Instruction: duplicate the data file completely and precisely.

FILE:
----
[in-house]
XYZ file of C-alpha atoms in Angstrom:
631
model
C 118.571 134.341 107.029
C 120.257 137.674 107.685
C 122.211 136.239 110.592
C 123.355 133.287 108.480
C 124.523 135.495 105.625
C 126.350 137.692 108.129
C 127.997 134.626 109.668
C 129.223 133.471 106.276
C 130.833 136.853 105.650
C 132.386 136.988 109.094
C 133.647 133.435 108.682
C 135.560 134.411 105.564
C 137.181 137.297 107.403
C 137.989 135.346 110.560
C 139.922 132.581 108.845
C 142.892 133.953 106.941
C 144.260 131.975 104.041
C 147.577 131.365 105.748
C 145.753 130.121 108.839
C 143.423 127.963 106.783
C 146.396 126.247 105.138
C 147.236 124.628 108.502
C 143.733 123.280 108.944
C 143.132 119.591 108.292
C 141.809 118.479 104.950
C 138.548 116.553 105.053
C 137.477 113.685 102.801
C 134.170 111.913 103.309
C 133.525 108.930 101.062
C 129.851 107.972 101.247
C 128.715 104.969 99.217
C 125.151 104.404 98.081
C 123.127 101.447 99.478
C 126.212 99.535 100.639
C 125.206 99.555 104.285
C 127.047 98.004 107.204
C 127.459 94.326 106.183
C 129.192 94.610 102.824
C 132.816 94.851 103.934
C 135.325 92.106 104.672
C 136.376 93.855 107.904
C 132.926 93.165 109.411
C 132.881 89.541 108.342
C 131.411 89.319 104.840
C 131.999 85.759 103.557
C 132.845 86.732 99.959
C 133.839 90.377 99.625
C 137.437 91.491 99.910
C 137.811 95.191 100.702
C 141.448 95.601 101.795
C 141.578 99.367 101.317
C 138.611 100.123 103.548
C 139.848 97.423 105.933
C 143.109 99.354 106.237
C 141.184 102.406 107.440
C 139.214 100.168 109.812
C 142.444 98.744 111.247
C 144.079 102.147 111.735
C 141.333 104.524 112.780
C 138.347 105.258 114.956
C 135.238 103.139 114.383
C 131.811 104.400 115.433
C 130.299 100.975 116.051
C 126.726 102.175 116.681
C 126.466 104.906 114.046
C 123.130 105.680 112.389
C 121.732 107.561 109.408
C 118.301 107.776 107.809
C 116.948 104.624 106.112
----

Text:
[in-house]
XYZ file of C-alpha atoms in Angstrom:
631
model
C 118.571 134.341 107.029
C 120.257 137.674 107.685
C 122.211 136.239 110.592
C 123.355 133.287 108.480
C 124.523 135.495 105.625
C 126.350 137.692 108.129
C 127.997 134.626 109.668
C 129.223 133.471 106.276
C 130.833 136.853 105.650
C 132.386 136.988 109.094
C 133.647 133.435 108.682
C 135.560 134.411 105.564
C 137.181 137.297 107.403
C 137.989 135.346 110.560
C 139.922 132.581 108.845
C 142.892 133.953 106.941
C 144.260 131.975 104.041
C 147.577 131.365 105.748
C 145.753 130.121 108.839
C 143.423 127.963 106.783
C 146.396 126.247 105.138
C 147.236 124.628 108.502
C 143.733 123.280 108.944
C 143.132 119.591 108.292
C 141.809 118.479 104.950
C 138.548 116.553 105.053
C 137.477 113.685 102.801
C 134.170 111.913 103.309
C 133.525 108.930 101.062
C 129.851 107.972 101.247
C 128.715 104.969 99.217
C 125.151 104.404 98.081
C 123.127 101.447 99.478
C 126.212 99.535 100.639
C 125.206 99.555 104.285
C 127.047 98.004 107.204
C 127.459 94.326 106.183
C 129.192 94.610 102.824
C 132.816 94.851 103.934
C 135.325 92.106 104.672
C 136.376 93.855 107.904
C 132.926 93.165 109.411
C 132.881 89.541 108.342
C 131.411 89.319 104.840
C 131.999 85.759 103.557
C 132.845 86.732 99.959
C 133.839 90.377 99.625
C 137.437 91.491 99.910
C 137.811 95.191 100.702
C 141.448 95.601 101.795
C 141.578 99.367 101.317
C 138.611 100.123 103.548
C 139.848 97.423 105.933
C 143.109 99.354 106.237
C 141.184 102.406 107.440
C 139.214 100.168 109.812
C 142.444 98.744 111.247
C 144.079 102.147 111.735
C 141.333 104.524 112.780
C 138.347 105.258 114.956
C 135.238 103.139 114.383
C 131.811 104.400 115.433
C 130.299 100.975 116.051
C 126.726 102.175 116.681
C 126.466 104.906 114.046
C 123.130 105.680 112.389
C 121.732 107.561 109.408
C 118.301 107.776 107.809
C 116.948 104.624 106.112